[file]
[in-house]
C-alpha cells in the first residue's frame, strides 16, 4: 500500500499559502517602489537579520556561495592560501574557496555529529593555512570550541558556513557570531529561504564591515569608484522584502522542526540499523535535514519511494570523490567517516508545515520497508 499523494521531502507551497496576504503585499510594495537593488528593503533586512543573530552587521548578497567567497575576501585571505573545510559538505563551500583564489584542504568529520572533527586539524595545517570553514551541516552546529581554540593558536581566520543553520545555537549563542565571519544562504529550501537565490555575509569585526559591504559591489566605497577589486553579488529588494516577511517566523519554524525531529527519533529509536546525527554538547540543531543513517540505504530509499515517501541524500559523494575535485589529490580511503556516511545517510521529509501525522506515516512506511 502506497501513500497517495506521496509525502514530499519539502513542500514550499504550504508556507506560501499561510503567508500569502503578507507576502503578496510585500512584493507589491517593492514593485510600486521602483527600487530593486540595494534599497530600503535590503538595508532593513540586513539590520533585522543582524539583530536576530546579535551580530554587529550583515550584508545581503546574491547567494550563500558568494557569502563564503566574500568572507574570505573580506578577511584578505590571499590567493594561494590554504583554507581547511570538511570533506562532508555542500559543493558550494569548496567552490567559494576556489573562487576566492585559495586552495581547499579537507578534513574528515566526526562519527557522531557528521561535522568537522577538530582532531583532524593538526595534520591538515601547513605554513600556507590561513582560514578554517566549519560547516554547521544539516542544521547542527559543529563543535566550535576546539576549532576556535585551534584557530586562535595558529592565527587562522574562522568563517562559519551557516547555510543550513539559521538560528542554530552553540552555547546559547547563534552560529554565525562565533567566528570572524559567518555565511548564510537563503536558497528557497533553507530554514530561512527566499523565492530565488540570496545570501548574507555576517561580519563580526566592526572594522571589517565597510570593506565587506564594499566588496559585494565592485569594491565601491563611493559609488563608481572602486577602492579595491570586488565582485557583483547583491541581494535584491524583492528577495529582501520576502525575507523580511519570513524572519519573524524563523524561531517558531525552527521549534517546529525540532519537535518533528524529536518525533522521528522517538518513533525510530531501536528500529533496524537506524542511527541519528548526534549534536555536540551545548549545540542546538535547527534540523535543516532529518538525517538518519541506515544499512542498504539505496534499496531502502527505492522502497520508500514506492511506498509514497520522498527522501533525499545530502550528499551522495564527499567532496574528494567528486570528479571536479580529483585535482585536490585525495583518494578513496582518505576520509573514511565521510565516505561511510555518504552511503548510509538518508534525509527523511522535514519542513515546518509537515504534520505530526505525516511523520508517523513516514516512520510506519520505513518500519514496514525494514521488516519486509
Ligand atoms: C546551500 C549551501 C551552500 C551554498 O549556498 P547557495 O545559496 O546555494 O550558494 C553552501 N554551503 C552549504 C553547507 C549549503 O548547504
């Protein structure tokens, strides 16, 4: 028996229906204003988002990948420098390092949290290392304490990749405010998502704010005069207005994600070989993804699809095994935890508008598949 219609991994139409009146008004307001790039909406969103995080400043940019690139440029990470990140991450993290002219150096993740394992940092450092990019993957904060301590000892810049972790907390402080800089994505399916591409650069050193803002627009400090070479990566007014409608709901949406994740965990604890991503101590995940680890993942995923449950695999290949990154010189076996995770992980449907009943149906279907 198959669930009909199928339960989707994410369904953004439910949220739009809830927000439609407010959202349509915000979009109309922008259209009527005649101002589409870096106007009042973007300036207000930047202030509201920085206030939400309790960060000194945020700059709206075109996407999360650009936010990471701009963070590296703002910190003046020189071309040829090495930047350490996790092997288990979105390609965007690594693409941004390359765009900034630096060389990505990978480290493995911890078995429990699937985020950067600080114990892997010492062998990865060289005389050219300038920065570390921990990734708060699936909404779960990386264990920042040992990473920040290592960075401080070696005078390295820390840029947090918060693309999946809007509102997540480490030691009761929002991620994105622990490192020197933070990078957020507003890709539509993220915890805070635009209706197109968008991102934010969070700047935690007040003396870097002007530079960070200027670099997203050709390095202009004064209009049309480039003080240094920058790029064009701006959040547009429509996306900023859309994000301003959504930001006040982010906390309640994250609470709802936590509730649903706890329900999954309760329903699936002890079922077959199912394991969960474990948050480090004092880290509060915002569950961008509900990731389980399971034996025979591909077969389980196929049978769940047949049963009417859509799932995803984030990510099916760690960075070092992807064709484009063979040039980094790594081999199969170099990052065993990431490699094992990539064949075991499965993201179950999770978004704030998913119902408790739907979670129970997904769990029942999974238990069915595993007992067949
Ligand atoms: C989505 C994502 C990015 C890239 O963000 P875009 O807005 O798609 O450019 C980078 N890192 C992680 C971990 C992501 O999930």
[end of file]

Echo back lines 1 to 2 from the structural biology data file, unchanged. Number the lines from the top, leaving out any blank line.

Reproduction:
[in-house]
C-alpha cells in the first residue's frame, strides 16, 4: 500500500499559502517602489537579520556561495592560501574557496555529529593555512570550541558556513557570531529561504564591515569608484522584502522542526540499523535535514519511494570523490567517516508545515520497508 499523494521531502507551497496576504503585499510594495537593488528593503533586512543573530552587521548578497567567497575576501585571505573545510559538505563551500583564489584542504568529520572533527586539524595545517570553514551541516552546529581554540593558536581566520543553520545555537549563542565571519544562504529550501537565490555575509569585526559591504559591489566605497577589486553579488529588494516577511517566523519554524525531529527519533529509536546525527554538547540543531543513517540505504530509499515517501541524500559523494575535485589529490580511503556516511545517510521529509501525522506515516512506511 502506497501513500497517495506521496509525502514530499519539502513542500514550499504550504508556507506560501499561510503567508500569502503578507507576502503578496510585500512584493507589491517593492514593485510600486521602483527600487530593486540595494534599497530600503535590503538595508532593513540586513539590520533585522543582524539583530536576530546579535551580530554587529550583515550584508545581503546574491547567494550563500558568494557569502563564503566574500568572507574570505573580506578577511584578505590571499590567493594561494590554504583554507581547511570538511570533506562532508555542500559543493558550494569548496567552490567559494576556489573562487576566492585559495586552495581547499579537507578534513574528515566526526562519527557522531557528521561535522568537522577538530582532531583532524593538526595534520591538515601547513605554513600556507590561513582560514578554517566549519560547516554547521544539516542544521547542527559543529563543535566550535576546539576549532576556535585551534584557530586562535595558529592565527587562522574562522568563517562559519551557516547555510543550513539559521538560528542554530552553540552555547546559547547563534552560529554565525562565533567566528570572524559567518555565511548564510537563503536558497528557497533553507530554514530561512527566499523565492530565488540570496545570501548574507555576517561580519563580526566592526572594522571589517565597510570593506565587506564594499566588496559585494565592485569594491565601491563611493559609488563608481572602486577602492579595491570586488565582485557583483547583491541581494535584491524583492528577495529582501520576502525575507523580511519570513524572519519573524524563523524561531517558531525552527521549534517546529525540532519537535518533528524529536518525533522521528522517538518513533525510530531501536528500529533496524537506524542511527541519528548526534549534536555536540551545548549545540542546538535547527534540523535543516532529518538525517538518519541506515544499512542498504539505496534499496531502502527505492522502497520508500514506492511506498509514497520522498527522501533525499545530502550528499551522495564527499567532496574528494567528486570528479571536479580529483585535482585536490585525495583518494578513496582518505576520509573514511565521510565516505561511510555518504552511503548510509538518508534525509527523511522535514519542513515546518509537515504534520505530526505525516511523520508517523513516514516512520510506519520505513518500519514496514525494514521488516519486509